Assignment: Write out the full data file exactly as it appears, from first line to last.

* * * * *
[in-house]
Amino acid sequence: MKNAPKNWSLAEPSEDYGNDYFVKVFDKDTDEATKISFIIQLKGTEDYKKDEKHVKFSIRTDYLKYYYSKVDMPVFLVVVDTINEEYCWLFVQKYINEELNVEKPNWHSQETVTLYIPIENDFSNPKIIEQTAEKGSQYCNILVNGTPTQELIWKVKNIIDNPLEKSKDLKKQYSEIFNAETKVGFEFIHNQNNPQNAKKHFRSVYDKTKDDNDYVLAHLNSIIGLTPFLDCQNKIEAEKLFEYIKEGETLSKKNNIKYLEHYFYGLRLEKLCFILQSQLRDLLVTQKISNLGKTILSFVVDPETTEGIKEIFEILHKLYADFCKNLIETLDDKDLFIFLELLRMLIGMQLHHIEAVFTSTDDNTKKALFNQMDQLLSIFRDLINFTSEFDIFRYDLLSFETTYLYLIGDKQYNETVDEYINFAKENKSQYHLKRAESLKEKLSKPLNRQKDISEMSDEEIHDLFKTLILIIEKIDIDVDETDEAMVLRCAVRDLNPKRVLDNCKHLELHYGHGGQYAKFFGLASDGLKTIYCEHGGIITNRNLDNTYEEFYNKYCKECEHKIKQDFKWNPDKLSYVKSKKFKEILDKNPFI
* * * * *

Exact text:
[in-house]
Amino acid sequence: MKNAPKNWSLAEPSEDYGNDYFVKVFDKDTDEATKISFIIQLKGTEDYKKDEKHVKFSIRTDYLKYYYSKVDMPVFLVVVDTINEEYCWLFVQKYINEELNVEKPNWHSQETVTLYIPIENDFSNPKIIEQTAEKGSQYCNILVNGTPTQELIWKVKNIIDNPLEKSKDLKKQYSEIFNAETKVGFEFIHNQNNPQNAKKHFRSVYDKTKDDNDYVLAHLNSIIGLTPFLDCQNKIEAEKLFEYIKEGETLSKKNNIKYLEHYFYGLRLEKLCFILQSQLRDLLVTQKISNLGKTILSFVVDPETTEGIKEIFEILHKLYADFCKNLIETLDDKDLFIFLELLRMLIGMQLHHIEAVFTSTDDNTKKALFNQMDQLLSIFRDLINFTSEFDIFRYDLLSFETTYLYLIGDKQYNETVDEYINFAKENKSQYHLKRAESLKEKLSKPLNRQKDISEMSDEEIHDLFKTLILIIEKIDIDVDETDEAMVLRCAVRDLNPKRVLDNCKHLELHYGHGGQYAKFFGLASDGLKTIYCEHGGIITNRNLDNTYEEFYNKYCKECEHKIKQDFKWNPDKLSYVKSKKFKEILDKNPFI